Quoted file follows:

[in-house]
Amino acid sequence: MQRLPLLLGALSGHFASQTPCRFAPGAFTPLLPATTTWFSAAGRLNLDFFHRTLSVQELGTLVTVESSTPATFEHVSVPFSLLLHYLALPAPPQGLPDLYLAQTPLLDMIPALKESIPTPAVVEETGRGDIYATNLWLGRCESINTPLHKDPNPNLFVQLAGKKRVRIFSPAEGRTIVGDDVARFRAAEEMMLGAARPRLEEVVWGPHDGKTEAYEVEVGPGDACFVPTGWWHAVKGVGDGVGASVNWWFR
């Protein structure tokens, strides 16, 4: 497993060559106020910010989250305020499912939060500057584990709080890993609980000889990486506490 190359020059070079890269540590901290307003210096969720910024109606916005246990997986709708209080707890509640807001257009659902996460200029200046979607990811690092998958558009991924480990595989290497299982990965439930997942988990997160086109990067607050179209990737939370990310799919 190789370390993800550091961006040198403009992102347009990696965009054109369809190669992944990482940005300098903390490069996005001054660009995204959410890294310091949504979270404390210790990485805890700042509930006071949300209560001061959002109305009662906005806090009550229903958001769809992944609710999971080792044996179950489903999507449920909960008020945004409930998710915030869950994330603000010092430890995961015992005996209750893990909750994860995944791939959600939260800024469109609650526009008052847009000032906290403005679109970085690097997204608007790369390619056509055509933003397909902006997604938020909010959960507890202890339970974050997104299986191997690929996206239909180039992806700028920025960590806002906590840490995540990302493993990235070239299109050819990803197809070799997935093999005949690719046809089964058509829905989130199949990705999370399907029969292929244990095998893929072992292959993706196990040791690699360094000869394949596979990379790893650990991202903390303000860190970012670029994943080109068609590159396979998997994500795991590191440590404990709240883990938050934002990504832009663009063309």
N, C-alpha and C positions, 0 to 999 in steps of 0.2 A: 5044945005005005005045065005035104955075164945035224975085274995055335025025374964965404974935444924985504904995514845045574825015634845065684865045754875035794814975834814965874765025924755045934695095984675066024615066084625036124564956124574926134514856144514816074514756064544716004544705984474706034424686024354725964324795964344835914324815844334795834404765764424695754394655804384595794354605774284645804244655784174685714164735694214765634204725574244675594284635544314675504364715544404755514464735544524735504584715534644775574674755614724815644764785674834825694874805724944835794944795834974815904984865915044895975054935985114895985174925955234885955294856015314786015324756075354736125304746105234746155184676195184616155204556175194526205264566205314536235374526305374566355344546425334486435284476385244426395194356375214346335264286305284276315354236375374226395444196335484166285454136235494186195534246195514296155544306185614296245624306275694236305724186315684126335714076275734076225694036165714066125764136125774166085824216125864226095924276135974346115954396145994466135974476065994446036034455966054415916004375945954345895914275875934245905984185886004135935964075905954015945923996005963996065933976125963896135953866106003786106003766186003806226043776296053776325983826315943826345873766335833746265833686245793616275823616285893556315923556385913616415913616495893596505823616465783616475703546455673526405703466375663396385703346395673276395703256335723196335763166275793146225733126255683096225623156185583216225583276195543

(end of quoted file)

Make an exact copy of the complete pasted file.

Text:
[in-house]
Amino acid sequence: MQRLPLLLGALSGHFASQTPCRFAPGAFTPLLPATTTWFSAAGRLNLDFFHRTLSVQELGTLVTVESSTPATFEHVSVPFSLLLHYLALPAPPQGLPDLYLAQTPLLDMIPALKESIPTPAVVEETGRGDIYATNLWLGRCESINTPLHKDPNPNLFVQLAGKKRVRIFSPAEGRTIVGDDVARFRAAEEMMLGAARPRLEEVVWGPHDGKTEAYEVEVGPGDACFVPTGWWHAVKGVGDGVGASVNWWFR
């Protein structure tokens, strides 16, 4: 497993060559106020910010989250305020499912939060500057584990709080890993609980000889990486506490 190359020059070079890269540590901290307003210096969720910024109606916005246990997986709708209080707890509640807001257009659902996460200029200046979607990811690092998958558009991924480990595989290497299982990965439930997942988990997160086109990067607050179209990737939370990310799919 190789370390993800550091961006040198403009992102347009990696965009054109369809190669992944990482940005300098903390490069996005001054660009995204959410890294310091949504979270404390210790990485805890700042509930006071949300209560001061959002109305009662906005806090009550229903958001769809992944609710999971080792044996179950489903999507449920909960008020945004409930998710915030869950994330603000010092430890995961015992005996209750893990909750994860995944791939959600939260800024469109609650526009008052847009000032906290403005679109970085690097997204608007790369390619056509055509933003397909902006997604938020909010959960507890202890339970974050997104299986191997690929996206239909180039992806700028920025960590806002906590840490995540990302493993990235070239299109050819990803197809070799997935093999005949690719046809089964058509829905989130199949990705999370399907029969292929244990095998893929072992292959993706196990040791690699360094000869394949596979990379790893650990991202903390303000860190970012670029994943080109068609590159396979998997994500795991590191440590404990709240883990938050934002990504832009663009063309």
N, C-alpha and C positions, 0 to 999 in steps of 0.2 A: 5044945005005005005045065005035104955075164945035224975085274995055335025025374964965404974935444924985504904995514845045574825015634845065684865045754875035794814975834814965874765025924755045934695095984675066024615066084625036124564956124574926134514856144514816074514756064544716004544705984474706034424686024354725964324795964344835914324815844334795834404765764424695754394655804384595794354605774284645804244655784174685714164735694214765634204725574244675594284635544314675504364715544404755514464735544524735504584715534644775574674755614724815644764785674834825694874805724944835794944795834974815904984865915044895975054935985114895985174925955234885955294856015314786015324756075354736125304746105234746155184676195184616155204556175194526205264566205314536235374526305374566355344546425334486435284476385244426395194356375214346335264286305284276315354236375374226395444196335484166285454136235494186195534246195514296155544306185614296245624306275694236305724186315684126335714076275734076225694036165714066125764136125774166085824216125864226095924276135974346115954396145994466135974476065994446036034455966054415916004375945954345895914275875934245905984185886004135935964075905954015945923996005963996065933976125963896135953866106003786106003766186003806226043776296053776325983826315943826345873766335833746265833686245793616275823616285893556315923556385913616415913616495893596505823616465783616475703546455673526405703466375663396385703346395673276395703256335723196335763166275793146225733126255683096225623156185583216225583276195543